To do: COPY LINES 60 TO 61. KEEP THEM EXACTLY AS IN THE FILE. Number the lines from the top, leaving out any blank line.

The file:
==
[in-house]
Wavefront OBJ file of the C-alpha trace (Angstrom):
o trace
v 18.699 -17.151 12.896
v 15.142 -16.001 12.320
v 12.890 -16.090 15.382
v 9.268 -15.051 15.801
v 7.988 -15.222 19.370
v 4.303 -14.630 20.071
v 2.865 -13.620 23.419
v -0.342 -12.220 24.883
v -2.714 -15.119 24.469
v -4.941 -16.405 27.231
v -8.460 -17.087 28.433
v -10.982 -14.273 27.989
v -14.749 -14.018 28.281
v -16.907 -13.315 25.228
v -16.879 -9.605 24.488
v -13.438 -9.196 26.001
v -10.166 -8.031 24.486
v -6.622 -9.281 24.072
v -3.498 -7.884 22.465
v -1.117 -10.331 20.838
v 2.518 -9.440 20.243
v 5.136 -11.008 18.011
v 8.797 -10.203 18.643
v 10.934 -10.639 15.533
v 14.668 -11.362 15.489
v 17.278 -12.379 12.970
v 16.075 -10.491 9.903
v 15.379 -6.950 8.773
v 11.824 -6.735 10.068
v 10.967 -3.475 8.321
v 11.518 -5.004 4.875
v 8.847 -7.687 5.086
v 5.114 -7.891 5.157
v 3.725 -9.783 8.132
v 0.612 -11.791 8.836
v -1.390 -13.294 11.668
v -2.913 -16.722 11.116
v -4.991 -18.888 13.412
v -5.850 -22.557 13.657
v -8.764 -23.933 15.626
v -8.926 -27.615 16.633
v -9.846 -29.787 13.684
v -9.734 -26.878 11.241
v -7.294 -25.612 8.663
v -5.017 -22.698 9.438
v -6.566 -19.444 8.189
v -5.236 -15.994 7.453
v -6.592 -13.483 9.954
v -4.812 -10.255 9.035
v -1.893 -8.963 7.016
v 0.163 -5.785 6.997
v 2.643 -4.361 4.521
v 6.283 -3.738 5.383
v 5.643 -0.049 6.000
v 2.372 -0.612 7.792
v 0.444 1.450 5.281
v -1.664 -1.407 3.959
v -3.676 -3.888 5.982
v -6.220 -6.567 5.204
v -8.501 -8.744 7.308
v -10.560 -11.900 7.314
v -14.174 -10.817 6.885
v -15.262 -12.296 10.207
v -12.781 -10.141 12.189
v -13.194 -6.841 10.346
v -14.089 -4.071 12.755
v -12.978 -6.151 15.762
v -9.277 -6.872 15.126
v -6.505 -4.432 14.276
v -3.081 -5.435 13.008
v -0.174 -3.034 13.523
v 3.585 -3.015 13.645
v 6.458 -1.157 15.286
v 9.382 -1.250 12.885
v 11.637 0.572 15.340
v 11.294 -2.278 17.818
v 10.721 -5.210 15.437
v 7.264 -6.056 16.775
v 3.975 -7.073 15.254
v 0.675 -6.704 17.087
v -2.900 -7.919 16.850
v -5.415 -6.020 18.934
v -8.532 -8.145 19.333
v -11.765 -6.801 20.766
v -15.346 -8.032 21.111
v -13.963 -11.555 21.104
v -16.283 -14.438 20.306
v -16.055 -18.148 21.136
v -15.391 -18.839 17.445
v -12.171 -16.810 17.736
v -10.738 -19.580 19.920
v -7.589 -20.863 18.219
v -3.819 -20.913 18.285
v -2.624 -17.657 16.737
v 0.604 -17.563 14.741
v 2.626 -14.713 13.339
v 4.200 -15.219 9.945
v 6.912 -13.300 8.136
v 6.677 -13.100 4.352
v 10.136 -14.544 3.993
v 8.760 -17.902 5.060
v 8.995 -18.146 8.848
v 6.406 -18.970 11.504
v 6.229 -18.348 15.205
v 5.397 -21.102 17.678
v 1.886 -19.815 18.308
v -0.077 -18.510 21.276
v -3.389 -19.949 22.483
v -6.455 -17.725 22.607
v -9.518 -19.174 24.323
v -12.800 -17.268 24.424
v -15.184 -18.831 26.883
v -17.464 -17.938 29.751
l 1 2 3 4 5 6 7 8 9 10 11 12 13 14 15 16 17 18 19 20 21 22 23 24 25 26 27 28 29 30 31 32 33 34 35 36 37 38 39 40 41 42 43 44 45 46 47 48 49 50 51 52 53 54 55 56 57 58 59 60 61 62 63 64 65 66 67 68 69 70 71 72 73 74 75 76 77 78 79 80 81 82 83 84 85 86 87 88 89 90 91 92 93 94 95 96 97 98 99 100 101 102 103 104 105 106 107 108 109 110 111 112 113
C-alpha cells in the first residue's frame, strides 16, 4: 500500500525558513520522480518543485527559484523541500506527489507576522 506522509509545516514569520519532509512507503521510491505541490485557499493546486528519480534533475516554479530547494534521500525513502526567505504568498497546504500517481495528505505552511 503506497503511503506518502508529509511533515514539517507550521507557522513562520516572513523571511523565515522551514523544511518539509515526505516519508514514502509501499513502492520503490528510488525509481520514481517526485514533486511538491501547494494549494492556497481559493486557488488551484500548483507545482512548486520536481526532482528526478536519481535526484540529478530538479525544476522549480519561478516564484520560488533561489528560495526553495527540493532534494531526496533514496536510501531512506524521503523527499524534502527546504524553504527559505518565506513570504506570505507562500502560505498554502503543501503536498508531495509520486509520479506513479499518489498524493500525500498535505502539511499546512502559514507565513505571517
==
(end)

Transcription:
v -1.664 -1.407 3.959
v -3.676 -3.888 5.982